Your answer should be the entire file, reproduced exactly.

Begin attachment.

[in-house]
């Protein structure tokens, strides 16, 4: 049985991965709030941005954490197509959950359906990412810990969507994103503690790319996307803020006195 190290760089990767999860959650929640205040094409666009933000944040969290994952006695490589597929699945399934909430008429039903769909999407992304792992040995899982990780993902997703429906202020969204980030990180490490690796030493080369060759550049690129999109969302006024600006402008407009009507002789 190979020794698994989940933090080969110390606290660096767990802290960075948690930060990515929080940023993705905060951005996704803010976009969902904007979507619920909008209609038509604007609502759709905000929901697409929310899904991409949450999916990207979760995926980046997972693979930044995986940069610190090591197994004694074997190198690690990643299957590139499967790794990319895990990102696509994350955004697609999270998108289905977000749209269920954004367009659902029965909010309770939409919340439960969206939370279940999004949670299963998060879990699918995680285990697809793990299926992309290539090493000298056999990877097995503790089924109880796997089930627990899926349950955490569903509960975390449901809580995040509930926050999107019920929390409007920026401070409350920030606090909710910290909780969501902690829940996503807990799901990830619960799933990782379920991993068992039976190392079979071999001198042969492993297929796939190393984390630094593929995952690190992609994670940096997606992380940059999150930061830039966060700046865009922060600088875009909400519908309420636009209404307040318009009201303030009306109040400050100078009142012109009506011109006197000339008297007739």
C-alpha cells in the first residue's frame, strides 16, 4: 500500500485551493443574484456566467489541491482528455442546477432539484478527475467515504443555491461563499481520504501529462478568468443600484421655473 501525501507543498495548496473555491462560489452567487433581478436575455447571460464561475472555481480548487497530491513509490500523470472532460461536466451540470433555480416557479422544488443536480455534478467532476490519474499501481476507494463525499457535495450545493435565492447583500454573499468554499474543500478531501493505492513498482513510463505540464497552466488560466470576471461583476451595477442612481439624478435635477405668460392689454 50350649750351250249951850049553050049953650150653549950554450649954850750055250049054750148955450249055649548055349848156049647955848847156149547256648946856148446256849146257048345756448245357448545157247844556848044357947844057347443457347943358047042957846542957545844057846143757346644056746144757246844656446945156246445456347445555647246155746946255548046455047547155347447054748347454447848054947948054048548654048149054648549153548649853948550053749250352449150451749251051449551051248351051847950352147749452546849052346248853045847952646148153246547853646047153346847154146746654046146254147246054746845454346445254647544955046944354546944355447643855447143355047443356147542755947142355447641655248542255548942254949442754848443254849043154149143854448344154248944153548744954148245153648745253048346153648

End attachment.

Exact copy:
[in-house]
């Protein structure tokens, strides 16, 4: 049985991965709030941005954490197509959950359906990412810990969507994103503690790319996307803020006195 190290760089990767999860959650929640205040094409666009933000944040969290994952006695490589597929699945399934909430008429039903769909999407992304792992040995899982990780993902997703429906202020969204980030990180490490690796030493080369060759550049690129999109969302006024600006402008407009009507002789 190979020794698994989940933090080969110390606290660096767990802290960075948690930060990515929080940023993705905060951005996704803010976009969902904007979507619920909008209609038509604007609502759709905000929901697409929310899904991409949450999916990207979760995926980046997972693979930044995986940069610190090591197994004694074997190198690690990643299957590139499967790794990319895990990102696509994350955004697609999270998108289905977000749209269920954004367009659902029965909010309770939409919340439960969206939370279940999004949670299963998060879990699918995680285990697809793990299926992309290539090493000298056999990877097995503790089924109880796997089930627990899926349950955490569903509960975390449901809580995040509930926050999107019920929390409007920026401070409350920030606090909710910290909780969501902690829940996503807990799901990830619960799933990782379920991993068992039976190392079979071999001198042969492993297929796939190393984390630094593929995952690190992609994670940096997606992380940059999150930061830039966060700046865009922060600088875009909400519908309420636009209404307040318009009201303030009306109040400050100078009142012109009506011109006197000339008297007739």
C-alpha cells in the first residue's frame, strides 16, 4: 500500500485551493443574484456566467489541491482528455442546477432539484478527475467515504443555491461563499481520504501529462478568468443600484421655473 501525501507543498495548496473555491462560489452567487433581478436575455447571460464561475472555481480548487497530491513509490500523470472532460461536466451540470433555480416557479422544488443536480455534478467532476490519474499501481476507494463525499457535495450545493435565492447583500454573499468554499474543500478531501493505492513498482513510463505540464497552466488560466470576471461583476451595477442612481439624478435635477405668460392689454 50350649750351250249951850049553050049953650150653549950554450649954850750055250049054750148955450249055649548055349848156049647955848847156149547256648946856148446256849146257048345756448245357448545157247844556848044357947844057347443457347943358047042957846542957545844057846143757346644056746144757246844656446945156246445456347445555647246155746946255548046455047547155347447054748347454447848054947948054048548654048149054648549153548649853948550053749250352449150451749251051449551051248351051847950352147749452546849052346248853045847952646148153246547853646047153346847154146746654046146254147246054746845454346445254647544955046944354546944355447643855447143355047443356147542755947142355447641655248542255548942254949442754848443254849043154149143854448344154248944153548744954148245153648745253048346153648